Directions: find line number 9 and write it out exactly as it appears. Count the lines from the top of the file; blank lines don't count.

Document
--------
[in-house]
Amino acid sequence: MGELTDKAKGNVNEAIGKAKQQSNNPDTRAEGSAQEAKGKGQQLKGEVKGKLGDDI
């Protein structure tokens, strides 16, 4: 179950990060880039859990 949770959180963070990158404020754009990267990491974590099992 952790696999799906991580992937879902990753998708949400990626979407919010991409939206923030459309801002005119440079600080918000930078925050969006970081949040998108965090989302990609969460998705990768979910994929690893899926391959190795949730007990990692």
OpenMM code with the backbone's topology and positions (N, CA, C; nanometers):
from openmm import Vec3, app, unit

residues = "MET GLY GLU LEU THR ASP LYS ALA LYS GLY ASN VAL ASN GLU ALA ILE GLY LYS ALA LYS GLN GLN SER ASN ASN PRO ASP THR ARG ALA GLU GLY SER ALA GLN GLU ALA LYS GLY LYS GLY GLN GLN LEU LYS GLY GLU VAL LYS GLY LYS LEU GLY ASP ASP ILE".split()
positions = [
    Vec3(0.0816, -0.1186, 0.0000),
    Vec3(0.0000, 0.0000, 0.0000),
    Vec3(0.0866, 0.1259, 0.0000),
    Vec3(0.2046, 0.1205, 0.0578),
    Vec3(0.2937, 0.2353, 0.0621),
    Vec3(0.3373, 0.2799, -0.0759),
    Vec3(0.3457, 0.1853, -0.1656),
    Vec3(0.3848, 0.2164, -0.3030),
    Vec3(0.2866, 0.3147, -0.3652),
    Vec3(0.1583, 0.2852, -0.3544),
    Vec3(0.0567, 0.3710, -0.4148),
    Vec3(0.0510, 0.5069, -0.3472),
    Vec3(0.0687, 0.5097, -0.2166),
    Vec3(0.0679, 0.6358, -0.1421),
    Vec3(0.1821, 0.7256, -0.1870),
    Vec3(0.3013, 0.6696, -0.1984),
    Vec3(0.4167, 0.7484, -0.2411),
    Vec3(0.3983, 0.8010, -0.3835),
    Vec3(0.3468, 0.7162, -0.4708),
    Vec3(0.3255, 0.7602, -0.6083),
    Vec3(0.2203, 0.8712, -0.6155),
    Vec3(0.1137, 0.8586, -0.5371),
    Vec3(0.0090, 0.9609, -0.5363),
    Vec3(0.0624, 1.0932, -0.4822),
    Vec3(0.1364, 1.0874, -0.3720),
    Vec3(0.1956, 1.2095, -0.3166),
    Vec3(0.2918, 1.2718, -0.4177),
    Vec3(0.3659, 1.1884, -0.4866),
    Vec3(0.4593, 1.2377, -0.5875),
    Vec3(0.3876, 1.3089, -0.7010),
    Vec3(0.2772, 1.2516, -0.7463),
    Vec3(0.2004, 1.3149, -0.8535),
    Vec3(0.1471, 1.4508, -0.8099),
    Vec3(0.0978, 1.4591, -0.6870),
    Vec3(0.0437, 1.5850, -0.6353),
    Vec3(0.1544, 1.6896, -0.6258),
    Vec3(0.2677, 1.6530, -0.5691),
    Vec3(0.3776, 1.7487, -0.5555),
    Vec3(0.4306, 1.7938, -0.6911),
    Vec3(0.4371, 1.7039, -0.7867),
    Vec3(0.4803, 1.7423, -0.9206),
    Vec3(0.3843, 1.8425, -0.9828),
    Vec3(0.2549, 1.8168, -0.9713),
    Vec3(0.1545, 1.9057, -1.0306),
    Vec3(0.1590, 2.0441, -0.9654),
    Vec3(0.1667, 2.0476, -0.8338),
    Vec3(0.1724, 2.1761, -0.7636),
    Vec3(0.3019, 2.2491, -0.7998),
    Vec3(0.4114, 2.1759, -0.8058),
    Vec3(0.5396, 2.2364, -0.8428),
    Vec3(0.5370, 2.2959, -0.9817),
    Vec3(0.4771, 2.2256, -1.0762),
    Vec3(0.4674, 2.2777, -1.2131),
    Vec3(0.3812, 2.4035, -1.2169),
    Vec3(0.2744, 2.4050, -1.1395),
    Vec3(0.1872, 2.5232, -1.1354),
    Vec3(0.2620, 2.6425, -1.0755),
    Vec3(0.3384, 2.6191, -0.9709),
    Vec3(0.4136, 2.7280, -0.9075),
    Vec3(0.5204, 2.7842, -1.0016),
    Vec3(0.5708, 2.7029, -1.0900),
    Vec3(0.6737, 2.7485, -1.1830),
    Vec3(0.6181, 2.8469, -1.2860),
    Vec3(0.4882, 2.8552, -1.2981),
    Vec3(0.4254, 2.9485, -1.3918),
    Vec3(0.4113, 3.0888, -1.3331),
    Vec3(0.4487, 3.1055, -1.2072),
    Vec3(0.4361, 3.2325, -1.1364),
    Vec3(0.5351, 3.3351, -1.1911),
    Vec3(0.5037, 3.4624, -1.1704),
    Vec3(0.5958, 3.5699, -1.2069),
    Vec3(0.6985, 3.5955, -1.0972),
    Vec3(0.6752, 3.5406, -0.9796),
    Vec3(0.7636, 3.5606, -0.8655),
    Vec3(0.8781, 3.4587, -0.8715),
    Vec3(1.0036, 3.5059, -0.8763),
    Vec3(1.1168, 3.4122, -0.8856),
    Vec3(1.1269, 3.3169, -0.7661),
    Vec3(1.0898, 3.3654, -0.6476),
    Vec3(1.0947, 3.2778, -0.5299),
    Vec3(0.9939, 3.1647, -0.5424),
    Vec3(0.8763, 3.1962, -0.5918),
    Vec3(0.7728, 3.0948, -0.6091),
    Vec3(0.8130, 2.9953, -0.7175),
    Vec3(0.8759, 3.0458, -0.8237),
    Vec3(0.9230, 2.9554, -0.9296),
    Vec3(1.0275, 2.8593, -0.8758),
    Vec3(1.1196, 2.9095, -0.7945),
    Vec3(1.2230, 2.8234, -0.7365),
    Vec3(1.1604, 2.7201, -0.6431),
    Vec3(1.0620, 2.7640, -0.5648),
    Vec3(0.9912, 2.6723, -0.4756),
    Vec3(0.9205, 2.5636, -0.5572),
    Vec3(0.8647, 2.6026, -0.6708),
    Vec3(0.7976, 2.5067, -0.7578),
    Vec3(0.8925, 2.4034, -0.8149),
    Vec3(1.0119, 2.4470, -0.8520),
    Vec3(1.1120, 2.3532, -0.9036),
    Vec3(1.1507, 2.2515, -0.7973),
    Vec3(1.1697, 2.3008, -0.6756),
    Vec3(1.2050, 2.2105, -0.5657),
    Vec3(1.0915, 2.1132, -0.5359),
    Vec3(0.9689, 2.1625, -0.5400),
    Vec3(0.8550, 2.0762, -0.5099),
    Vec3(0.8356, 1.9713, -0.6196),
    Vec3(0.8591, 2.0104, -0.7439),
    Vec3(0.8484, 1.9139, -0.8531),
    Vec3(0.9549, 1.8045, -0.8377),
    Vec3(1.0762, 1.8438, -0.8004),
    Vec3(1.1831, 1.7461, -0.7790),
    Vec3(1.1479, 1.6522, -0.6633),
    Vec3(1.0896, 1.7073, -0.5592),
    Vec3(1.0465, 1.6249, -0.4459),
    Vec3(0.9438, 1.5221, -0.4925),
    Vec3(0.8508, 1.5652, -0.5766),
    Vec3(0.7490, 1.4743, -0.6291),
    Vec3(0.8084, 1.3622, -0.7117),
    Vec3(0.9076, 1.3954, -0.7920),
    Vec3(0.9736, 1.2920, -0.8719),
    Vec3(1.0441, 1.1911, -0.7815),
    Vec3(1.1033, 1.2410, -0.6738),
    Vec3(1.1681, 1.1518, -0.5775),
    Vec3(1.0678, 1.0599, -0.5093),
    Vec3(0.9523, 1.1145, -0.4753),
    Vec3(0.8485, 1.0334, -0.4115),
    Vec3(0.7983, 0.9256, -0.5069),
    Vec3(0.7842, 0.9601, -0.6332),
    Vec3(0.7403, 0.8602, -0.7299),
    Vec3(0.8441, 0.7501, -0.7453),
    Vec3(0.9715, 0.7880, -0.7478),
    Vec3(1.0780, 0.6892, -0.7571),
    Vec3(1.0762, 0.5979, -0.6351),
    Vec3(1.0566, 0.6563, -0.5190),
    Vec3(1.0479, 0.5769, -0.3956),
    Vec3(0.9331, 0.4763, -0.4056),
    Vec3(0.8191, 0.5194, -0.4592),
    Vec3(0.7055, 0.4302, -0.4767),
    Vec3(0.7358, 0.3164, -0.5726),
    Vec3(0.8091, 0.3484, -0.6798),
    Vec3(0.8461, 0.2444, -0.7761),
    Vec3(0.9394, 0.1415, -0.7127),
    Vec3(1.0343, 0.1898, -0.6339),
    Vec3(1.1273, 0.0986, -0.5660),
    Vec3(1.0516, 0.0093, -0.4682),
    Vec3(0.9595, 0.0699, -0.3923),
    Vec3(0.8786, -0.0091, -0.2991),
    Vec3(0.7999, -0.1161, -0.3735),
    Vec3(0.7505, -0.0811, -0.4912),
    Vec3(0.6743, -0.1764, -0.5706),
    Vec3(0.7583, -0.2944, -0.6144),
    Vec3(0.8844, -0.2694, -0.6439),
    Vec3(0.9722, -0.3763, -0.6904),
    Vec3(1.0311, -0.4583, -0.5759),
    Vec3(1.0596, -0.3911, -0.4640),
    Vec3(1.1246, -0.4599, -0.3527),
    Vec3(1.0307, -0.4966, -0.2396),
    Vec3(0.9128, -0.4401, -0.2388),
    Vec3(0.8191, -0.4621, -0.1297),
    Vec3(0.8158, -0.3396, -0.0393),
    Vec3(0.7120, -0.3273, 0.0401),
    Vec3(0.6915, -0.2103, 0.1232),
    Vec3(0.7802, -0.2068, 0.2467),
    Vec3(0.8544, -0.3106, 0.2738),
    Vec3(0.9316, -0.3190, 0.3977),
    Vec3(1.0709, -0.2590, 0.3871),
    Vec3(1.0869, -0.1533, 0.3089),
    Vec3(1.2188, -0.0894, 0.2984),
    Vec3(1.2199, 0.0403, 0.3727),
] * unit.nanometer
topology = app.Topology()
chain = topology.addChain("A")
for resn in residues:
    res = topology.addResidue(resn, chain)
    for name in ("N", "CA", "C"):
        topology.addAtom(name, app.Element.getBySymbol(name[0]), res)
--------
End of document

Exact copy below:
    Vec3(0.0000, 0.0000, 0.0000),